The Dream Library service was generally well maintained and normally updated weekly the longest interruption in the service was on the 27th of January 2001 which was anticipated to last through to late March of 2001. This was due in part for the delay in issuing of the Dream Passport Premier browser disc and to upgrade the Dream Library service to become broadband compatible. Linked to below you’ll find information about the service’s suspension.
Unfortunately, problems arose and the resumption of the Dream Library service was delayed from April of 2001 till the service resumed in July of 2001. While significant problems still persisted, it meant that a fully operational service wasn’t finally achieved until the end of that month. The reason given was due to the change in network infrastructure and the changes implemented to accommodate the Dream Passport Premier browser. Below you’ll find the staff notice which explains the transition to Dream Passport Premier and the integration of the broadband service.
Until the service was resumed users were told to enjoy the offline trial titles offered by the Dream Library service which obviously wouldn’t be affected by the interruption of the network service. While i’ve previously covered the games above by linking to the official site i’ll include screenshots from each of five games offered by the Dream Library service actually running on an Dreamcast and the commands to access them.
Dream Passport 3 title screen
Dream Library game options
Controller configuration options
Daimakaimura or Ghouls ‘n Ghosts
ぺぺんが or PENGO
ぷよぷよ or PUYO PUYO
x-avefront://—.dream/proc/launch/8 launched the Dream Library online service.
After the service was resumed the Dream Passport 3 browser was no longer compatible with the Dream Library service even if you were still using a dial up connection to connect online. The reason given was an incompatibility in the way the Dream Passport 3 software connected connected to the service.
Unfortunately, the Dream Library service still seemed to encounter random connection problems so Sega of Japan made two test titles available for a free rental so users could check that were able to connect to the Dream Library service and download games without any problems. The two titles were originally developed for the Sega Game library service and were 16t & aworg Hero in the Sky respectively. Personally, i’ve never heard of these two titles or the other Sega Game library titles which isn’t surprising given their somewhat niche status and many readers of this site will probably not have heard off them. So below you’ll find the Dream Library screen shots for the two games free test titles from the Sega Game Library which hopefully will give you an idea about them.
As a way of thanking patrons of the service for their patience while the service was suspended the administrators of the Dream Library announced that starting on the 29th of September 2001 select titles were to be available to rent at a much reduced cost of 50 Dream for seven days. At least initially all these games were former Sega Game library titles which for many was the first time in over ten years they had been made available officially. The service also instituted a longer rental period around this time of 400 dreams for a week’s rental this was because more RPG’s were being released like the Phantasy Star titles among others and the cheaper longer rental time was something users of the service had asked for on the official Dream Library BBS board.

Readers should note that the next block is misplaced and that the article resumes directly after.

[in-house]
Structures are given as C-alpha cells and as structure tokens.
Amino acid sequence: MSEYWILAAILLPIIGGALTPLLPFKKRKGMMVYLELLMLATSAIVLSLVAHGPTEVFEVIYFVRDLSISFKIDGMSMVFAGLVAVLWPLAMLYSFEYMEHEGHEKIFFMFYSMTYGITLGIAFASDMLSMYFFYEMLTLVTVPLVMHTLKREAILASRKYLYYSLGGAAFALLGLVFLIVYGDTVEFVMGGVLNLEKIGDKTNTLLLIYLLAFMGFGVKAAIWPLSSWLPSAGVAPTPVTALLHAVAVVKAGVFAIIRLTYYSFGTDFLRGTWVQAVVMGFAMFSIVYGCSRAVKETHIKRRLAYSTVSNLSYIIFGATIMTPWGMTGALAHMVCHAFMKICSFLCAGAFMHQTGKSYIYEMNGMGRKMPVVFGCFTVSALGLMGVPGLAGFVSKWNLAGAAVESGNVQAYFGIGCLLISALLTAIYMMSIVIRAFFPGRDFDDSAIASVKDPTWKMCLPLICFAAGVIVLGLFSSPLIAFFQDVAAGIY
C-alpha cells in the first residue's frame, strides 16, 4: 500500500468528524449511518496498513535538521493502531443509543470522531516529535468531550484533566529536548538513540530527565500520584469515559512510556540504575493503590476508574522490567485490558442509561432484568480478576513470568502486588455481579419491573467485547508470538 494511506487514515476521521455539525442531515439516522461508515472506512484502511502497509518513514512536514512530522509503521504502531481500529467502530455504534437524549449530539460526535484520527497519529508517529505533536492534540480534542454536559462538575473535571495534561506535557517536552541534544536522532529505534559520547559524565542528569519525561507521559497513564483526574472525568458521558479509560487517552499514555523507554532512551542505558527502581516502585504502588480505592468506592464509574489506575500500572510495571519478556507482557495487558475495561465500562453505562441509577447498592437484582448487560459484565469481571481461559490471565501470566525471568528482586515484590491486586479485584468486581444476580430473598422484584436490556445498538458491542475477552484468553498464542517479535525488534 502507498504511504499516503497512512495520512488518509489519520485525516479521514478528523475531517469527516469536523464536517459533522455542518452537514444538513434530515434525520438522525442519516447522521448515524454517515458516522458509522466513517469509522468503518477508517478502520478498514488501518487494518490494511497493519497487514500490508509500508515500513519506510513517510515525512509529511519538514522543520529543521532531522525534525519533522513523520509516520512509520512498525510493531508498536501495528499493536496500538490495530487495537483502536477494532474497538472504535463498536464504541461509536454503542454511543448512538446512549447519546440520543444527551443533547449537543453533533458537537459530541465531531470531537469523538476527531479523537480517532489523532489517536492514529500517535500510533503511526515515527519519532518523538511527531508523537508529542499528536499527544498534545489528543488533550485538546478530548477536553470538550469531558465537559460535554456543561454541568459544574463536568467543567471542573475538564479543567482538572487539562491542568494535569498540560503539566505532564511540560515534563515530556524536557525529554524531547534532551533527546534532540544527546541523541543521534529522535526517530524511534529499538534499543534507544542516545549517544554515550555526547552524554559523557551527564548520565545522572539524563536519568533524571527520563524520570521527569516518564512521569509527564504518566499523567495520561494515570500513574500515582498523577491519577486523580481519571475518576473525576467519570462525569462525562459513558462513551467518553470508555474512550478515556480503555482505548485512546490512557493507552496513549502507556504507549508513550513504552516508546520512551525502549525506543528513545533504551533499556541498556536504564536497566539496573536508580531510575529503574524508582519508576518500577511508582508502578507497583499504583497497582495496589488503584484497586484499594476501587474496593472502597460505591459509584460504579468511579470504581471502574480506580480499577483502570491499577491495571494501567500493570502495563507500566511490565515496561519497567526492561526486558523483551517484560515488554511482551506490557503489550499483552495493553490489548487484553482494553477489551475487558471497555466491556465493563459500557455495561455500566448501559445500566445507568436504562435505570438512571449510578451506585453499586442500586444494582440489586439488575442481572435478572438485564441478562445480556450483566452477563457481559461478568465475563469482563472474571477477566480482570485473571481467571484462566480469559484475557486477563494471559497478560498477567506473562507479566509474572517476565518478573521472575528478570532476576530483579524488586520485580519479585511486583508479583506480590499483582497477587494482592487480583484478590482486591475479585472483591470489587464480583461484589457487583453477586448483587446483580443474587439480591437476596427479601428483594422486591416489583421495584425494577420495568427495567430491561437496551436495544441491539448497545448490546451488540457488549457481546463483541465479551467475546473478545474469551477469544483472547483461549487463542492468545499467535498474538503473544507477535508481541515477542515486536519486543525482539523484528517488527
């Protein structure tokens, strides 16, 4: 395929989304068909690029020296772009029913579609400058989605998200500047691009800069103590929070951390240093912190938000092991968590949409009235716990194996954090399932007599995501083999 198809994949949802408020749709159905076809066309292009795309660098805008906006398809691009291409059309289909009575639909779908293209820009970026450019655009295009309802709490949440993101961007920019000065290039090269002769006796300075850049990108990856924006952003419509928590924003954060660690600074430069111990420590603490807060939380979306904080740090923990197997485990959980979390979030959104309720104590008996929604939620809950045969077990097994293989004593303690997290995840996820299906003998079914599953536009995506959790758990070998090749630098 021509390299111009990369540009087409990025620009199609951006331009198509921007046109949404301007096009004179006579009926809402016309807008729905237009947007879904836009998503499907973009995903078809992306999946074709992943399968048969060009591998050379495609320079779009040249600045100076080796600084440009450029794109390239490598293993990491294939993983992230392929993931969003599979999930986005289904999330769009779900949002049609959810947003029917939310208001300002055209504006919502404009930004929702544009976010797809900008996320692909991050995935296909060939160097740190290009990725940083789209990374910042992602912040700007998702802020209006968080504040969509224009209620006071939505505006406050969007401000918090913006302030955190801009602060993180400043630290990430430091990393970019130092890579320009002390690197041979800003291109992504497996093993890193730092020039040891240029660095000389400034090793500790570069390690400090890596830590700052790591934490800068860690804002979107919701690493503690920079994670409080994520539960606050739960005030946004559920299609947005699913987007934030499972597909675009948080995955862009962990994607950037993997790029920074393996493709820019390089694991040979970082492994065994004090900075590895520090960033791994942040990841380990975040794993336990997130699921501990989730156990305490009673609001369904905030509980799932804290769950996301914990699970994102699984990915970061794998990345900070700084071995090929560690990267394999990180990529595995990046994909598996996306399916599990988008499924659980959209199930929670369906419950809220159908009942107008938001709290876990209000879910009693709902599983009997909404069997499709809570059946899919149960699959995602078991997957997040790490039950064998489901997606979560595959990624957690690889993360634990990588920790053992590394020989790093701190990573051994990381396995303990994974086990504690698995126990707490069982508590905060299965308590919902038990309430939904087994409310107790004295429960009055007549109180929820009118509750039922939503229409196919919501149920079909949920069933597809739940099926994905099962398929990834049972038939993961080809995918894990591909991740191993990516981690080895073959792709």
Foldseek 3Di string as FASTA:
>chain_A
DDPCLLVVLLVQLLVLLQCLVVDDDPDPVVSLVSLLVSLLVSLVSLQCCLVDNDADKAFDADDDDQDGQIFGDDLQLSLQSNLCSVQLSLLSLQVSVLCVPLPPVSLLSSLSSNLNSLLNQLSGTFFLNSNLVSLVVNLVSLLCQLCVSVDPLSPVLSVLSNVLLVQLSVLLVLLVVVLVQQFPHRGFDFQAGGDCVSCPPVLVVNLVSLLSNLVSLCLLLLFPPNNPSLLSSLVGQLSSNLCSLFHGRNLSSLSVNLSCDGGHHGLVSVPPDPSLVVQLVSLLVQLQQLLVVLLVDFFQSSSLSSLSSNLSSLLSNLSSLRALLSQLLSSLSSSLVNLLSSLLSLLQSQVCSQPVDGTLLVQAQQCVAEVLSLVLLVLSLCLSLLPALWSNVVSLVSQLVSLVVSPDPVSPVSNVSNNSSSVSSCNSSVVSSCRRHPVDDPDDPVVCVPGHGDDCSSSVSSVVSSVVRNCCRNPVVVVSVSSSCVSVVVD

Another nice touch that was implemented fairly late on was that the Dream Library website had been updated to include cheats for each title in the Dream library. The team behind the service obviously cared enough to have the original button commands and the updated corresponding key commands for the Dreamcast controller. When new titles were added to the service that titles respective cheats where also added.
While the Dream Library was beset with technical problems early on once they were resolved the service seemed to be well supported by its patrons. The concept and the digital distribution model of the Dream Library service was intriguing and has become common practice adopted by all the major platform holders to distribute their older game software but at the turn of the millennium it was still quite an innovative idea that Sega of Japan pioneered.
The service managed to overcome some major challenges with the transition to broadband and the default connection browser being rendered obsolete and significant downtime for an online service. The service never seemed to be a high priority for Sega of Japan more an experimental test. I’d expect with better planning and more resources allocated most of the technical hurdles the service faced wouldn’t have been an issue which was certainly beyond the control of the small team actually running the service.
By December of 2001 the administrators of the service announced on the Dream Library homepage that the Dream Library service would be ending by the end of December 2002 while the titles would still be available to download till the end of January 2003. Outside of the games you can access offline and vmu backup saves that are stored from titles that supported them saves nothing really exists pertaining to the Dream Library service. I’ve linked to a Game Watch Impress article below which covers in detail the closing announcement of the Dream Library service. Copyright (c) 2002 Impress Corporation All rights reserved.
The concept of re-releasing older titles from the Mega Drive was an appealing concept and both Sega of America & Sega Europe were actively developing their own Mega Drive emulators. But the digital distribution model of those titles was unique to Japan. Sega of America launched their emulated titles on a disc called the Sega Smash pack and Sega Europe never finished development before the announcement of the discontinuation of the Dreamcast in early 2001 meant that it was abandoned.
The front cover of the North American only release of Sega Smashpack Volume 1.
The in-development Sega Europe Mega Drive emulator on GD-Rom media image courtesy of the Dreamcast Junkyard.
Thanks to the Dreamcast Junkyard you can find the Dreamcast Junkyard here.
They also have an article about the discovery of the European Mega Drive emulator on various GD-Rom media as well as various information pertaining to the emulator itself. You’ll find their article linked here
Thank you for taking the time to read this article about the Dream Library service hopefully you’ve found it interesting. Thanks again to the Dreamcast Junkyard for allowing me to use their image of the European GD-Rom. If you feel i’ve missed anything or can contribute any other information about the Dream Library service please get in contact either through the site or on Twitter @dreamcastcollector.